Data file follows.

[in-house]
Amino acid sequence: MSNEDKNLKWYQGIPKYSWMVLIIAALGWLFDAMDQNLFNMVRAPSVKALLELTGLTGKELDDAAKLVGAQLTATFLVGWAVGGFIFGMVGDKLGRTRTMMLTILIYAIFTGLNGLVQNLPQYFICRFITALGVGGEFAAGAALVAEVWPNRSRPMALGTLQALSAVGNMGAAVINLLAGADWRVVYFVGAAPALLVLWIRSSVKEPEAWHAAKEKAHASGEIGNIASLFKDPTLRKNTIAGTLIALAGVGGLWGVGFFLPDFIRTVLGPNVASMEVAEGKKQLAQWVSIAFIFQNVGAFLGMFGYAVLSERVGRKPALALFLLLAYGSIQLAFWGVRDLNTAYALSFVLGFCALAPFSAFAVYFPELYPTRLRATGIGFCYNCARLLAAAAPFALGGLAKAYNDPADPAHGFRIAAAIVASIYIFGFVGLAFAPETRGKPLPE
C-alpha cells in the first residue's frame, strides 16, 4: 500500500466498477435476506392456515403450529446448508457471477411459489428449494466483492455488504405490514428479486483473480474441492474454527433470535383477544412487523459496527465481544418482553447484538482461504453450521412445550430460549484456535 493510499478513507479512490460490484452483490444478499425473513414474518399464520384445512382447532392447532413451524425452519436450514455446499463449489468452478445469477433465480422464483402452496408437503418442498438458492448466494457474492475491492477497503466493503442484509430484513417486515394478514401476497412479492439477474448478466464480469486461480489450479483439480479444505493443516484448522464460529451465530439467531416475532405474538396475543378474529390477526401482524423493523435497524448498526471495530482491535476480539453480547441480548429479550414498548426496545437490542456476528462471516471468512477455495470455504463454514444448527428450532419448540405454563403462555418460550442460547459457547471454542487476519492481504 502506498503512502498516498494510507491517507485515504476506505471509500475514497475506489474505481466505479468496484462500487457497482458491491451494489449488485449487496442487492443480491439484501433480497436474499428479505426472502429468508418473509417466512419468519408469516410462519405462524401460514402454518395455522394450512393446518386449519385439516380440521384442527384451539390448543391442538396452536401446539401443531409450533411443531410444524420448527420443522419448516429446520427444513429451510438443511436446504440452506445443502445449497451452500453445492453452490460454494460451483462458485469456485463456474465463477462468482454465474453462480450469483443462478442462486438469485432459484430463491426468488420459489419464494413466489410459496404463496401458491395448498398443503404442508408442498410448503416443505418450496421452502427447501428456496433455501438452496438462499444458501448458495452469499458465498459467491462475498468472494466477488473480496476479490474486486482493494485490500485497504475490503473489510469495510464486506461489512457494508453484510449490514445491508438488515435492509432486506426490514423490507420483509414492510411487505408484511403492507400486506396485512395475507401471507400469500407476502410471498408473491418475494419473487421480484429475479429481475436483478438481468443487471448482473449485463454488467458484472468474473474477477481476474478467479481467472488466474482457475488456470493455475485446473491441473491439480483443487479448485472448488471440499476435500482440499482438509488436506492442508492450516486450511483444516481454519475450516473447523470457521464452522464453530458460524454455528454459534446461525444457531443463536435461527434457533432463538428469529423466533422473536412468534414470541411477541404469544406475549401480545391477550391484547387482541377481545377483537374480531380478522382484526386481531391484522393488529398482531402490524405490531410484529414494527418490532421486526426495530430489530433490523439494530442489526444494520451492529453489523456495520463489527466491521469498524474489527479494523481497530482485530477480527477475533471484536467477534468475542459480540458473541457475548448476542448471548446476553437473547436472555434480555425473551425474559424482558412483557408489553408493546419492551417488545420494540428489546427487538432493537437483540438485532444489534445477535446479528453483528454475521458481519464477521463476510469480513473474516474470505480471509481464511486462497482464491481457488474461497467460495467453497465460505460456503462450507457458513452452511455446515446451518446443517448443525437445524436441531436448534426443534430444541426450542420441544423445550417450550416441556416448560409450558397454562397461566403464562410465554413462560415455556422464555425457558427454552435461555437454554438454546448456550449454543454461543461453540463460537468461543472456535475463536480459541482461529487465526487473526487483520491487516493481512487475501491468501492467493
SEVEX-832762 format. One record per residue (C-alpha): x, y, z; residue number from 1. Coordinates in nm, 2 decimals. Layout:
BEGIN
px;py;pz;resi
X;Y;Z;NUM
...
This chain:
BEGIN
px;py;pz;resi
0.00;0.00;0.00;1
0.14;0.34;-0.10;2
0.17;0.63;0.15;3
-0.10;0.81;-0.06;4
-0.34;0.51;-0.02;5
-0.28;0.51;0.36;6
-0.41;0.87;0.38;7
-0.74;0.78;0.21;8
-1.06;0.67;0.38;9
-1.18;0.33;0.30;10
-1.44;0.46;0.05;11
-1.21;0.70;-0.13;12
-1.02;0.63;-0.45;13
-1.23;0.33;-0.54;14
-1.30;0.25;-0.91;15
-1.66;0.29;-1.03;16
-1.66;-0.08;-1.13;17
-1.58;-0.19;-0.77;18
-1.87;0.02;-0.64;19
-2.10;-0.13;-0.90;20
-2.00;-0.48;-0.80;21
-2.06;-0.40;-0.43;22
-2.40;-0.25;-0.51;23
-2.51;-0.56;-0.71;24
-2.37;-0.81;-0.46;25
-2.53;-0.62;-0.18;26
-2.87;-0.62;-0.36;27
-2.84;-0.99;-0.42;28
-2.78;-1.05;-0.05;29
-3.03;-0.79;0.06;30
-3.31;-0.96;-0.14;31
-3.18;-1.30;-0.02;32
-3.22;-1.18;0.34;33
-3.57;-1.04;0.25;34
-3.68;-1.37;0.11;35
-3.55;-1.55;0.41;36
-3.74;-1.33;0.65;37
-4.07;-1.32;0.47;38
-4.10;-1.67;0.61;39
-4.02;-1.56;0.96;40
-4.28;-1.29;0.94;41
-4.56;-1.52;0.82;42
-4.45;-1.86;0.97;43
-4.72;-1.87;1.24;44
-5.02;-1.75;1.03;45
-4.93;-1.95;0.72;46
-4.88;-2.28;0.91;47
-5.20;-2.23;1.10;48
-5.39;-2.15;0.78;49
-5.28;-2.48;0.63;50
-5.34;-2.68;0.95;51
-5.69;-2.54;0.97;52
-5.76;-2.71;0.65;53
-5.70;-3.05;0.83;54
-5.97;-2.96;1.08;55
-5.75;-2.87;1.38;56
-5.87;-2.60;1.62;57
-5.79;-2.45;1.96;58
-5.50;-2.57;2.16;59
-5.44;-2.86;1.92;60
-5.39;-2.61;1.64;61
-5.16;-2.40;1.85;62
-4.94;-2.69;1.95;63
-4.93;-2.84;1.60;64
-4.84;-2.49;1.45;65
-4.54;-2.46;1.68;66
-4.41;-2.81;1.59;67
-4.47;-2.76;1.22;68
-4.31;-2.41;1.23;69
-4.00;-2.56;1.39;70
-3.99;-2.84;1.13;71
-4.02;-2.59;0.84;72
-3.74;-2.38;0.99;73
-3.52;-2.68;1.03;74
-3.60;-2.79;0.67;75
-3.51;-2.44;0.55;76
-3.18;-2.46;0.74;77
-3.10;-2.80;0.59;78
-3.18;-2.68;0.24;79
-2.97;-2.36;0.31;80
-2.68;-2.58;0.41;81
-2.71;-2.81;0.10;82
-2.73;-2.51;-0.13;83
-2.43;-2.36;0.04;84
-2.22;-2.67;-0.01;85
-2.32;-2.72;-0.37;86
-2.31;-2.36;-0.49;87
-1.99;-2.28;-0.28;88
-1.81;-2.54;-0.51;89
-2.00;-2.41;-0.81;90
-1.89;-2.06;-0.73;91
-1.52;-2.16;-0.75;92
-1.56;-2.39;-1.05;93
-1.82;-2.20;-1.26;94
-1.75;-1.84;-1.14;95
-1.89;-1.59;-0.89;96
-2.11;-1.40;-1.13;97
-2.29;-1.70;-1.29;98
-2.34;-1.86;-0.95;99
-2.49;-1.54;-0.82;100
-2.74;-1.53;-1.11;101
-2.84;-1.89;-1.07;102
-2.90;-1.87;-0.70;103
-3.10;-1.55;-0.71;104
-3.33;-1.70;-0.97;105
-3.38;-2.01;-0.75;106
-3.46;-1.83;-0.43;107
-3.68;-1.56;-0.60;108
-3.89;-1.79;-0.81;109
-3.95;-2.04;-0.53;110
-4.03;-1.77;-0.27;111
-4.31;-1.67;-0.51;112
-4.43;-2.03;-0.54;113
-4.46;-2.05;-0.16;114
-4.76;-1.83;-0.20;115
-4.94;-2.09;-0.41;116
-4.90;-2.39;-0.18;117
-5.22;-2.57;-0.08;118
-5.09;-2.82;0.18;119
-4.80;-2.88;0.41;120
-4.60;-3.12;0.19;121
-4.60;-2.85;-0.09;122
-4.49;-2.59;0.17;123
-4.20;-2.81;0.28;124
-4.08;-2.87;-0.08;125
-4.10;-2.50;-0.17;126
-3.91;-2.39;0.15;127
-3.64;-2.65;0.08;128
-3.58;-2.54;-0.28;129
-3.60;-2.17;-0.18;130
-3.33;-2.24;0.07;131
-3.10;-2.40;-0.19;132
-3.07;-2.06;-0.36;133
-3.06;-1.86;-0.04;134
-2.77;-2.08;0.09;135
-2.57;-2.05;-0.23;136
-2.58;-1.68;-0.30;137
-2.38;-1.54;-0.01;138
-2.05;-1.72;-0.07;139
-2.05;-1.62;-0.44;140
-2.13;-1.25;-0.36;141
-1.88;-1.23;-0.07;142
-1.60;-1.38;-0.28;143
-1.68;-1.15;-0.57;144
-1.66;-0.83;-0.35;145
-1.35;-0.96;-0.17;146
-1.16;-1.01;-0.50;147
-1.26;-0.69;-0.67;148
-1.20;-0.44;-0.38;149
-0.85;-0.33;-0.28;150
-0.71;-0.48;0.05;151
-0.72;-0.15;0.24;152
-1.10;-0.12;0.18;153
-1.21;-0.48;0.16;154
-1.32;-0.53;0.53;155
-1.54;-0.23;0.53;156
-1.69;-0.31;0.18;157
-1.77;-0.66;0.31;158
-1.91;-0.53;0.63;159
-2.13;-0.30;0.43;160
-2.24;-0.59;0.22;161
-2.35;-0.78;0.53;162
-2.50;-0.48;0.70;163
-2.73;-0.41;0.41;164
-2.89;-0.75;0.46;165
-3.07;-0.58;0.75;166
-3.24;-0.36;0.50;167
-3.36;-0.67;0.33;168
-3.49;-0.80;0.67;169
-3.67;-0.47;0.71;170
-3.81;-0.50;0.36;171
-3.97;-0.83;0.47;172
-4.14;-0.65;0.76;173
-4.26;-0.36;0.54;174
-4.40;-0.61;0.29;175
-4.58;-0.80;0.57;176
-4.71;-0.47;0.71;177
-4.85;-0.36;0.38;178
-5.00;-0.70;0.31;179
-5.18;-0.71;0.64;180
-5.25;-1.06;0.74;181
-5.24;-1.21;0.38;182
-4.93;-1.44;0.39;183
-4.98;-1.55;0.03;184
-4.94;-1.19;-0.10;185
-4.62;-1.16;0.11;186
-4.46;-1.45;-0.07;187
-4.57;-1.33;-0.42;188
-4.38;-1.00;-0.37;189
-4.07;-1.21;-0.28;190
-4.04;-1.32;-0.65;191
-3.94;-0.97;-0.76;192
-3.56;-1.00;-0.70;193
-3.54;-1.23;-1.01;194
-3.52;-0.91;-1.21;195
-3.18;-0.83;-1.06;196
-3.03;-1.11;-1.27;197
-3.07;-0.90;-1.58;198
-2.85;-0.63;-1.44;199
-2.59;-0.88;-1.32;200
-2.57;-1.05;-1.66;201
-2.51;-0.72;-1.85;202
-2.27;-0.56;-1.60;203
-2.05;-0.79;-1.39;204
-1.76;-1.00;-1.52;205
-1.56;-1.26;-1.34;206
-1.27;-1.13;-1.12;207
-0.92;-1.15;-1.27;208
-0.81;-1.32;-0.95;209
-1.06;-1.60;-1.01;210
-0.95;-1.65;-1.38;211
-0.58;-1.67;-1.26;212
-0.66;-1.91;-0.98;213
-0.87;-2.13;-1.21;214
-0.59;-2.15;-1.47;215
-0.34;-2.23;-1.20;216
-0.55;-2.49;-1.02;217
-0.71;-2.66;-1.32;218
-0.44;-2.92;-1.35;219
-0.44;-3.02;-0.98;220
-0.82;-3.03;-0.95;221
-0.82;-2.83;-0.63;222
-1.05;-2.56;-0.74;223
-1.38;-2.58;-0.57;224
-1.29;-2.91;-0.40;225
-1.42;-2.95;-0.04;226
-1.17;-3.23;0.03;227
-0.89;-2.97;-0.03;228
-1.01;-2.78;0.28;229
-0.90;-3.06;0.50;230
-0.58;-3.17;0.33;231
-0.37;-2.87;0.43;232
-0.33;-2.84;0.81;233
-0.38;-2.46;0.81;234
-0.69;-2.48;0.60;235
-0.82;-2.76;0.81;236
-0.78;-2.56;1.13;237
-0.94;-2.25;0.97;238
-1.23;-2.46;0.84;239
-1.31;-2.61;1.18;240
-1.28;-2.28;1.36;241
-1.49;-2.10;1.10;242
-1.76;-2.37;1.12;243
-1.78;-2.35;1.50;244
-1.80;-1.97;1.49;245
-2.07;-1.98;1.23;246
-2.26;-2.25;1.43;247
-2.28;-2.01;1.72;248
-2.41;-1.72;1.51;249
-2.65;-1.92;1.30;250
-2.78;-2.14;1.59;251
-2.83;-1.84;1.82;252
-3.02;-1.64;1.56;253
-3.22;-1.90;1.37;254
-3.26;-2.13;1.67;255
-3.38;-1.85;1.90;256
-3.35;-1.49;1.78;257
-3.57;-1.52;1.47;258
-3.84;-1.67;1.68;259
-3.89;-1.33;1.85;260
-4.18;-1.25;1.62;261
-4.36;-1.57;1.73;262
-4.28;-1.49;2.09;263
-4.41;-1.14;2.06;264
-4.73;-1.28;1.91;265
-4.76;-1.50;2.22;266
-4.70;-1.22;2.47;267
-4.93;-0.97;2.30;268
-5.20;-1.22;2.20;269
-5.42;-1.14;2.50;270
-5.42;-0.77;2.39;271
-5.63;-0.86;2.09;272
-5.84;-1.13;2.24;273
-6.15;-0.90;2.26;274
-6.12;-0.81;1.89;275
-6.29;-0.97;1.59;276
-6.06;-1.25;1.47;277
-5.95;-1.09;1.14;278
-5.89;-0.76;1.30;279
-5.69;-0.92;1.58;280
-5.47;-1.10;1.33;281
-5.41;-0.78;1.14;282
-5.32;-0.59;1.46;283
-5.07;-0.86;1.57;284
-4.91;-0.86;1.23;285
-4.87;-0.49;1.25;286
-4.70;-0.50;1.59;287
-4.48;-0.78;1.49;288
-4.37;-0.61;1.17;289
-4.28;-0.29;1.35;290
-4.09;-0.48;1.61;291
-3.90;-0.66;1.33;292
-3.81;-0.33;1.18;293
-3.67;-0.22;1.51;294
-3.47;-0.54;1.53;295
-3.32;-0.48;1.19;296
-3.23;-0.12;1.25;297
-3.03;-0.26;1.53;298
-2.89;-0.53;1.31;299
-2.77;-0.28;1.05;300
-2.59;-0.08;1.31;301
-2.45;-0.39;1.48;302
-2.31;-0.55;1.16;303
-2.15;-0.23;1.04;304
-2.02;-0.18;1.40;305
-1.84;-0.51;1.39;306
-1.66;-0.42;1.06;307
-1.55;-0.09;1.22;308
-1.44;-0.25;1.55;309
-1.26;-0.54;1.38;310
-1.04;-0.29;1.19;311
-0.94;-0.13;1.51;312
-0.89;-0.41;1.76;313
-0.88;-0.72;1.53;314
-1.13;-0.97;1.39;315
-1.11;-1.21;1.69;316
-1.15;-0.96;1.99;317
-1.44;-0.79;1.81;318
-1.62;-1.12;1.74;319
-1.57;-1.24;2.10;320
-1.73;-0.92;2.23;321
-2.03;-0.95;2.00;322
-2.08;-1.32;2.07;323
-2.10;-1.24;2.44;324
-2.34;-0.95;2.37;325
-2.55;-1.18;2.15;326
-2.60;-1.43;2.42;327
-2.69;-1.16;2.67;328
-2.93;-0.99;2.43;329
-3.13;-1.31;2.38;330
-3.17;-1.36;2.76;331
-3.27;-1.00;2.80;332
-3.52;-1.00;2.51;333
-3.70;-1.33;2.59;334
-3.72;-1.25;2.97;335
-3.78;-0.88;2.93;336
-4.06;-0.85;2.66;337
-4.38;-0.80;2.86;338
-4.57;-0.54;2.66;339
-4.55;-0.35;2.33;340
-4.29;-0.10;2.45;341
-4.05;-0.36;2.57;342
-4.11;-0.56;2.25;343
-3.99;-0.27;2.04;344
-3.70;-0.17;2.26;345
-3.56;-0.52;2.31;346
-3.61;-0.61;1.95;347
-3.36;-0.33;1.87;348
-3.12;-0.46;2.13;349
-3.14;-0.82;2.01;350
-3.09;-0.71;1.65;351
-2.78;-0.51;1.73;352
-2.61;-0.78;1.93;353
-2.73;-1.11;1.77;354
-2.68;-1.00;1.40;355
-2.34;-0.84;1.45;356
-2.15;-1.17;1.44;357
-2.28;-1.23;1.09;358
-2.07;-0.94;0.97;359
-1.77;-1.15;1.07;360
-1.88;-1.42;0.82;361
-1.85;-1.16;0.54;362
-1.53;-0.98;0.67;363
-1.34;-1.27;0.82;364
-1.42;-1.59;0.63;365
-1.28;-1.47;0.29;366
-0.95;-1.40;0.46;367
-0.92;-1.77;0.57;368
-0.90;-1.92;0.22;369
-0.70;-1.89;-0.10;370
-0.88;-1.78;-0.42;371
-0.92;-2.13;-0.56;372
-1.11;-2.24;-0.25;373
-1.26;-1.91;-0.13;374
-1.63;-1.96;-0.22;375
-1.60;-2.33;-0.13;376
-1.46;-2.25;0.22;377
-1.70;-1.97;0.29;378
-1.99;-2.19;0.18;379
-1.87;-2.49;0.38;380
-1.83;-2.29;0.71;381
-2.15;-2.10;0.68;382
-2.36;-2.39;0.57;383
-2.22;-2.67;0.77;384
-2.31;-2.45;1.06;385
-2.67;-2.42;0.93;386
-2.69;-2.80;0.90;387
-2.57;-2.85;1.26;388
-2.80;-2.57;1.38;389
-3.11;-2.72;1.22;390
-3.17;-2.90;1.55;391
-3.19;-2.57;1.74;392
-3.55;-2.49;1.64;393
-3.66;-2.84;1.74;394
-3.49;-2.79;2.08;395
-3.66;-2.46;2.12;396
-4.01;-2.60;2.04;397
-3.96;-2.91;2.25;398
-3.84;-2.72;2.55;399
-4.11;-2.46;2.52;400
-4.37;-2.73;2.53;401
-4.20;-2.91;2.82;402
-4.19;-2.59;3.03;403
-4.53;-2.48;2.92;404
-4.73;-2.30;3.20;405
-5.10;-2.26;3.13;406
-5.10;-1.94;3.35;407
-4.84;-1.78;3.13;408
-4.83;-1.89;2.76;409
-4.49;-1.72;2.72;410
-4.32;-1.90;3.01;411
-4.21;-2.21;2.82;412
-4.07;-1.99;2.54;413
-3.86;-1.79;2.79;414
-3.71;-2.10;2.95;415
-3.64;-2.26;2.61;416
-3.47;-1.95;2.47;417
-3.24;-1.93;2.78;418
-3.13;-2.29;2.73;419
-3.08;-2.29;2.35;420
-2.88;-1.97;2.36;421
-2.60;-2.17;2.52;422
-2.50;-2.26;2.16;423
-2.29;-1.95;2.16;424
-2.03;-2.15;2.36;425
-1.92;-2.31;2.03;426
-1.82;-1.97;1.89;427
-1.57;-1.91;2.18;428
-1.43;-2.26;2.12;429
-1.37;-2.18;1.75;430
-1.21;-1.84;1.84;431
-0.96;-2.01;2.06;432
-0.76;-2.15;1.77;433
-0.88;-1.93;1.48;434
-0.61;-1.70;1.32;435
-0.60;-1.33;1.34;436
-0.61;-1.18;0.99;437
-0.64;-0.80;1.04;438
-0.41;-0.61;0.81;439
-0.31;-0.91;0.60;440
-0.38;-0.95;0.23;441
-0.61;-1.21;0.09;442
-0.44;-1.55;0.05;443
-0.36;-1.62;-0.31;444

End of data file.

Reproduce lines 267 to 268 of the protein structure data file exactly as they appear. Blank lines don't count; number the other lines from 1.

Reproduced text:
-3.38;-1.85;1.90;256
-3.35;-1.49;1.78;257